Dear Call Box: When I was a teenager, I went a couple of times to a nice hair salon on Church Street downtown. What can you tell me about it?


B.V., Southside

Dear B.V.: Call it Jacksonville’s version of a Hollywood salon. H. Adair Stylists reigned downtown for 50 years, 25 years on Church and 25 years on Laura Street. At its peak, the beauty shop had 22 hairdressers and 22 avocado green chairs filling up its sprawling 3,500-square-foot space.

Adair Springfield and his wife, Booth Springfield, were the couple who kept the scissors snipping and the hairdressers humming in the elegant salon, which even had a gift shop. The Springfields also owned salons in San Marco and on Roosevelt Boulevard before selling them.

In a Times-Union interview in 2002, Adair Springfield estimated that through the years, at least 120 hairdressers had worked at his downtown institution and that thousands of women had their tresses coiffed there. He said his advice for success was to “Be nice to people and get a good accountant.”

It didn’t hurt that the shop was expansive, stylishly decorated, had a receptionist and at one time, a distinctive large round ottoman.

Springfield was a Greenville, S.C., native who was encouraged to enter the business after doing the hair of female office colleagues he met in the Navy during World War II. After the war, he attended beauty school.

Later, he met Jacksonville stylist Viola Johns at a beauty show in Atlanta, and Johns persuaded him to come to Jacksonville to work for her. He did so for four years.

Then the Springfields opened their own upscale shop on Church, a block from Cohens department store, in February 1952. They were there for 25 years before buying the old Purcell’s Building at Church and Laura. They purchased the seven-story structure from Prudential Insurance Co. and renamed it the H. Adair Mall. They remodeled the 28,000-square-foot first floor, which had been vacant for about a year, in November 1977.

In addition to their salon and gift shop, the lower floor was occupied by such retailers as a record store, a dress shop, Stand ’n’ Snack, a cosmetic studio and travel center. Another 2,000 square feet was available for shops on the mezzanine, according to a 1977 Times-Union story. The upper six stories continued to be operated as a parking garage. The Springfields sold the building in 1981 but stayed on as tenants.

Many clients came in weekly. Juanita Duke, a 50-year customer, was quoted in a 2002 story as saying, “I just love it here.”

Lorene Pryor was quoted in the same story as saying she had been an Adair customer since the mid-1950s. “They give us the style we like, and we like them, too,” she said. “It was like going to a family place.”

Some went for special occasions only. Decades ago, Linda Hanks went there to have her hair frosted for the first time and for her first professional cut as an adult. She remembers the uniforms worn by the stylists and Booth Springfield’s striking silvery platinum hair.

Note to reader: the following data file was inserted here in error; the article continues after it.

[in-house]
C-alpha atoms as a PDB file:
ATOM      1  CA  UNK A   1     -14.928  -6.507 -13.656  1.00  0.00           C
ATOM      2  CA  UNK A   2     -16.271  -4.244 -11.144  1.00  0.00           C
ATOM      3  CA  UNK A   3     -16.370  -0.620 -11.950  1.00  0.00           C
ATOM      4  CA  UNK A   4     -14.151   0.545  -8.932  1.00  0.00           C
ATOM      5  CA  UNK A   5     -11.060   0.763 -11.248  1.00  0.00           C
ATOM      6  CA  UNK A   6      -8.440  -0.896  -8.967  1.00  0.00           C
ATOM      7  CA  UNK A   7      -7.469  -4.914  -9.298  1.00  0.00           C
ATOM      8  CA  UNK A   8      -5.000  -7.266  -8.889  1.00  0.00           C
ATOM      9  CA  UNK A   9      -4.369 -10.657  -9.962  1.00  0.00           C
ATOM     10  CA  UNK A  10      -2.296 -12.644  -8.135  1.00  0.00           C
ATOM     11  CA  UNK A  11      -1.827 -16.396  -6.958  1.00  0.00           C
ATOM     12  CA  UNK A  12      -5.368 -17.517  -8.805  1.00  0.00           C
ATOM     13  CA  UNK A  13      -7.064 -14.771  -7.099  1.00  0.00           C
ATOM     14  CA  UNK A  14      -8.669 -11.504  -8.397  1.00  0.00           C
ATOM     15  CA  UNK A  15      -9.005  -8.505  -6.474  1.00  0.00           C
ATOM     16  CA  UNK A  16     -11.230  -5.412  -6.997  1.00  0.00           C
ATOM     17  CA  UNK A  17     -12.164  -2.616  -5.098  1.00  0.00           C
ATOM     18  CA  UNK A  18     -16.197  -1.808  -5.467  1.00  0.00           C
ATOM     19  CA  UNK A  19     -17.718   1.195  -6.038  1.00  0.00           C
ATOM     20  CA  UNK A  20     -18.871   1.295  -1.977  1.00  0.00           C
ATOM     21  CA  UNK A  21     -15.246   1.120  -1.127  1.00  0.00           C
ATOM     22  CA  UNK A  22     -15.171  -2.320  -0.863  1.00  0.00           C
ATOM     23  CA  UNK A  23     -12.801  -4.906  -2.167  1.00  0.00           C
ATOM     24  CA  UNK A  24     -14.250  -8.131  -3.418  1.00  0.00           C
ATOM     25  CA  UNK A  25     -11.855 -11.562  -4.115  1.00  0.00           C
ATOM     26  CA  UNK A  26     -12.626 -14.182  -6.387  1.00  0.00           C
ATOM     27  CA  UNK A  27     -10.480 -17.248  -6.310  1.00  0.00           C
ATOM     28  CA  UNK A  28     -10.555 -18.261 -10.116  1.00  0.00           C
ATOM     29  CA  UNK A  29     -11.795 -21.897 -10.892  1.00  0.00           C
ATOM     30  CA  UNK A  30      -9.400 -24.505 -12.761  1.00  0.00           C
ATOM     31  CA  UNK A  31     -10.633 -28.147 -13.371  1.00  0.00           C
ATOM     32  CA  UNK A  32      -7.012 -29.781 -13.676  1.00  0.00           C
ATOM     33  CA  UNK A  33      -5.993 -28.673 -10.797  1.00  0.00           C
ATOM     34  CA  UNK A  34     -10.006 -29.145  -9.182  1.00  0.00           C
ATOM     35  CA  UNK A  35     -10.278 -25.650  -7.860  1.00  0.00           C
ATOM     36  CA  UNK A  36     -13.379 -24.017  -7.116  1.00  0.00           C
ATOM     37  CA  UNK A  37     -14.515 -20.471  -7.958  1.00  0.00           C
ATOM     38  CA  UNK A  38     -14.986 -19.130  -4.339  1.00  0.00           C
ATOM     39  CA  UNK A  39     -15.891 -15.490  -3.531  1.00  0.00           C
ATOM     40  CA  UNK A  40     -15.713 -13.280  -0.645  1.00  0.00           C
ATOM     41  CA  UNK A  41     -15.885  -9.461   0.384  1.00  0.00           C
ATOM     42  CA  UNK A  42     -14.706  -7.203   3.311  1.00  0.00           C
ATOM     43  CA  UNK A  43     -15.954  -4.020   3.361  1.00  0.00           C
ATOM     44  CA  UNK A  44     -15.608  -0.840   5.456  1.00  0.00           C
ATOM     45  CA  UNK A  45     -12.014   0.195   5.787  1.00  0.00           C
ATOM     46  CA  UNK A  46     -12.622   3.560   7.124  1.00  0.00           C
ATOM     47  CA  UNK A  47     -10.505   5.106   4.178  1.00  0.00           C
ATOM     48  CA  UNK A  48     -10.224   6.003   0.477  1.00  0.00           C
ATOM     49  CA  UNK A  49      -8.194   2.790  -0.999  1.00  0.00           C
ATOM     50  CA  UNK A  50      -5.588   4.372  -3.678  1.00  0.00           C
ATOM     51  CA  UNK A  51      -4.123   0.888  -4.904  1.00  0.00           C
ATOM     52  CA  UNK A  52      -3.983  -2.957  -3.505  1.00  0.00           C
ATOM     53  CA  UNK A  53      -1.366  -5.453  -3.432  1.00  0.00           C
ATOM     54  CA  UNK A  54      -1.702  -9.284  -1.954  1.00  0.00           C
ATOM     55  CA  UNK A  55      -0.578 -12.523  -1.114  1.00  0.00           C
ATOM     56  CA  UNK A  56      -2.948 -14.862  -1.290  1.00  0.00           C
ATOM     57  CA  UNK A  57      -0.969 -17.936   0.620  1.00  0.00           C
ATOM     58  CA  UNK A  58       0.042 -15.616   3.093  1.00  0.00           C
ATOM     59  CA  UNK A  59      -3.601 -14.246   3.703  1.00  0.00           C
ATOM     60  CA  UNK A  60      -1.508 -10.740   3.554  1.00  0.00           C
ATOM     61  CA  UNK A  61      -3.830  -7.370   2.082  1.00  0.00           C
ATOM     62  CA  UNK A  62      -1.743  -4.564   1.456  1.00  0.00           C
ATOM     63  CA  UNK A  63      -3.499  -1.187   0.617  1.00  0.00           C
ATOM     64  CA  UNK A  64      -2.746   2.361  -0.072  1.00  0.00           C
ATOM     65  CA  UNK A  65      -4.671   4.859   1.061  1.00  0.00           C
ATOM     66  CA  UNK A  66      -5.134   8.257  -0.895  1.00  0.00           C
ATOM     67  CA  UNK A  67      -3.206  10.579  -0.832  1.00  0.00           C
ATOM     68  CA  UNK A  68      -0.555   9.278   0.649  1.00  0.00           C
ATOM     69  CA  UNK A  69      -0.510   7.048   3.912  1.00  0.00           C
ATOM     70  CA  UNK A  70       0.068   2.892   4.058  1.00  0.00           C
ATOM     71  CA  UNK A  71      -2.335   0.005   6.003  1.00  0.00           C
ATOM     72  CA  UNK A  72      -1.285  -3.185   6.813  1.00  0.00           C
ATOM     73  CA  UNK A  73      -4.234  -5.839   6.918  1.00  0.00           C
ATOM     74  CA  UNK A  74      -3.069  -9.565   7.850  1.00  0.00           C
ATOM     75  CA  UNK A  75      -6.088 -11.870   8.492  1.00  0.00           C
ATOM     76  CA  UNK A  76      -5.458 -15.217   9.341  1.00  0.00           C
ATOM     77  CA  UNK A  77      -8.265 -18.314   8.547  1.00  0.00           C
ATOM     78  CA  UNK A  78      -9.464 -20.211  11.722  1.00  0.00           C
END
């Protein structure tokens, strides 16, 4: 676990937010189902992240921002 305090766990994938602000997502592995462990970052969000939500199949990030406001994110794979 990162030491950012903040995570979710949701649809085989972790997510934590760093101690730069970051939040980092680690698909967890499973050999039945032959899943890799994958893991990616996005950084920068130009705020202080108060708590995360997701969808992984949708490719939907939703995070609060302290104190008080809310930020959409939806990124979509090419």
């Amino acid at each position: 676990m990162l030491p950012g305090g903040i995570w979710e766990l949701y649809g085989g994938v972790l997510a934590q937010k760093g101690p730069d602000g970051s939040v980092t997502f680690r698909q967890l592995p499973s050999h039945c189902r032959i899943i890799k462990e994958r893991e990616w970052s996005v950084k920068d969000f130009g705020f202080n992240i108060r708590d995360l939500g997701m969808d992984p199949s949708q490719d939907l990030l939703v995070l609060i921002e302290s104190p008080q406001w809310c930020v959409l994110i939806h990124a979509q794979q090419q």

Vicki Bowers said one of the stylists did her hair for her senior picture and for her prom, incorporating a hairpiece. Her mother, Marguerite Joiner, was a client for decades.

One stylist, Doris Griner, worked at Adair’s for 40 years. A wash and set cost $3 when she started in 1961. The same service cost $15 in 2002.

After thriving for most of its existence, business began steadily declining during the last decade, Springfield said in the 2002 story. At the end, he had just five hairdressers working four days a week. He closed the salon Dec. 29, 2001, when the lease expired.

“I can’t think of anything better to do than go out of business at 50,” Springfield said.

Springfield said there were a variety of factors for the salon’s demise, including parking, downtown stores moving to the malls and styles changing so that the need for setting hair under a dryer diminished.

The Springfields also were known for their stylist attire and contemporary Arlington riverfront home. The trim 6-foot-2½ Springfield was named by the Jacksonville Journal to the 10 Best Dressed Men list in 1978. And their tri-level home, designed by architect Taylor Hardwick in 1960, was featured in the Times-Union in 1980.

It was open, airy-looking, had a varied roof line and high ceilings which soared to 20 feet in one area. Inside the front door was a spectacular view of the river through the glass wall in the foyer and living room two steps town. To the right was another seating area with a large curved peach sofa. The dining table and chairs sat on a round platform that seemed to float a couple of inches off the floor, the story said.

A spiral staircase led to a loft where the master bedroom and a mirrored bathroom were located. Off the bedroom was the couple’s art studio. Both were painters, and their home was filled with paintings from artists such as Mun Quan, John McIver and even band leader Xavier Cugat. A peach color scheme dominated from a peach plush carpet to high-backed dining chairs covered with a peach Oriental print. Through the sliding glass doors was a screened 2,000-square-foot pool area with tables and a bar.

Booth Springfield died in 1995 after 48 years of marriage. He died in his sleep in 2009 at age 85. Survivors included his second wife of eight years, Connie, who worked as a stylist at the salon from when she was 17 until it closed.

If you have a question about Jacksonville’s history, call (904) 359-4622 or mail to Call Box, P.O. Box 1949, Jacksonville, FL 32231. Please include contact information. Photos are also welcome.

Sandy Strickland: (904) 359-4128